The Altar Set Up.
1. when the seventh month was come—The
departure of the returning exiles from Babylon took place in the
spring. For some time after their arrival they were occupied in the
necessary work of rearing habitations to themselves amid the ruins of
Jerusalem and its neighborhood. This preliminary work being completed,
they addressed themselves to rebuild the altar of burnt offering. As
the seventh month of the sacred year was at hand—corresponding to
the latter end of our September—when the feast of tabernacles
23:34) fell to be observed,
they resolved to celebrate that religious festival, just as if the
temple had been fully restored.
2. Jeshua—the grandson of Seraiah, the
high priest, put to death by Nebuchadnezzar at Riblah (2Ki 25:18-21). His father, Josedech, had been
carried captive to Babylon, and died there, some time before this.
Zerubbabel—was, according to the order
of nature, son of Pedaiah (1Ch 3:17-19); but having been brought up by
Salathiel, he was called his son.
builded the altar of the God of Israel, to offer
burnt offerings thereon—This was of urgent and immediate
necessity, in order, first, to make atonement for their sins; secondly,
to obtain the divine blessing on their preparations for the temple, as
well as animate their feelings of piety and patriotism for the
prosecution of that national work.
3. they set the altar upon his
bases—They reared it upon its old foundation, so that it
occupied as nearly as possible the site on which it had formerly
they offered burnt offerings … morning and
evening—Deeming it their duty to perform the public rites of
religion, they did not wait till the temple should be rebuilt and
dedicated; but, at the outset, they resumed the daily service
prescribed by the law (Ex 29:38, 39; Le 6:9, 11), as well as observed the annual seasons
of solemn observance.
4, 6. They kept also the feast of tabernacles
… From the first day of the seventh month—They revived
at that time the daily oblation, and it was on the fifteenth day of
that month the feast of tabernacles was held.
7. They gave … meat … drink, and oil,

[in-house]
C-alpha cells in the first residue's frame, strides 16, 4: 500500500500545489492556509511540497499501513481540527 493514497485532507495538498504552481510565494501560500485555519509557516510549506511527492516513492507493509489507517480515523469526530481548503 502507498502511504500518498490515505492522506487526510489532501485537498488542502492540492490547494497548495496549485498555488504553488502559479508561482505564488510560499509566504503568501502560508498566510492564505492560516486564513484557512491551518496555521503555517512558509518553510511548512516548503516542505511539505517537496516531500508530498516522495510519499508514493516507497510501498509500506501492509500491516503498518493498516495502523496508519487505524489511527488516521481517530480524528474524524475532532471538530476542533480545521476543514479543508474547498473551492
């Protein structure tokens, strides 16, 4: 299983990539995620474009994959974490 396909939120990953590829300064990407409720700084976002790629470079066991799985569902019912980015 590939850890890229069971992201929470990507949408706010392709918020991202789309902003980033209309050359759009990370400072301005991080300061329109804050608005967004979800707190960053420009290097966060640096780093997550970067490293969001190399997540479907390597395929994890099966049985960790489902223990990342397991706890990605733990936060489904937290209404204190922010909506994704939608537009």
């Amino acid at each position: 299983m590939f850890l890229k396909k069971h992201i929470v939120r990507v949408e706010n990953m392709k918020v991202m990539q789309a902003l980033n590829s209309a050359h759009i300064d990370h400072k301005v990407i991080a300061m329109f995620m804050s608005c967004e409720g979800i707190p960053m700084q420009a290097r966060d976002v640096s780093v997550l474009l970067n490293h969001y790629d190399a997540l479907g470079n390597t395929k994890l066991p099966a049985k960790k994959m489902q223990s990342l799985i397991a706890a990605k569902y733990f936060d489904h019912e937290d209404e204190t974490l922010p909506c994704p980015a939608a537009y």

unto them of Zidon—They opened negotiations with the Tyrians
for workmen, as well as for timber, on the same terms and with the same
views as Solomon had done (1Ki 5:11; 2Ch 2:15, 16).
The Foundation of the Temple Laid.
8. appointed the Levites … to set forward
the work—that is, to act as overseers of the workmen, and to
direct and animate the laborers in the various departments.
9. Jeshua with his sons—not the high
priest, but a Levite (Ezr 2:40). To
these, as probably distinguished for their mechanical skill and taste,
the duty of acting as overseers was particularly committed.
12. But many of the priests and Levites and chief
of the fathers … wept with a loud voice—Those painful
emotions were excited by the sad contrast between the prosperous
circumstances in which the foundations of the first temple had been
laid and the desolate, reduced state of the country and city when the
second was begun; between the inferior size and less costliness of the
stones used in the foundations of the second (1Ki 7:9, 10), and the much smaller extent of
the foundation itself, including all the appurtenances of the building
2:3); between the comparative
smallness of their present means and the immense resources of David and
Solomon. Perhaps, however, the chief cause of grief was that the second
temple would be destitute of those things which formed the great and
distinguishing glory of the first; namely, the ark, the shekinah, the
Urim and Thummim, &c. Not that this second temple was not a very
grand and beautiful structure. But no matter how great its material
splendor was, it was inferior in this respect to that of Solomon. Yet
the glory of the second far outshone that of the first temple in
another and more important point of view, namely, the receiving within
its walls the incarnate Saviour (Hag 2:9).
13. the people could not discern the shout of joy
from the noise of the weeping of the people—Among Eastern
people, expressions of sorrow are always very loud and vehement. It is
indicated by wailing, the howl of which is sometimes not easily
distinguishable from joyful acclamations.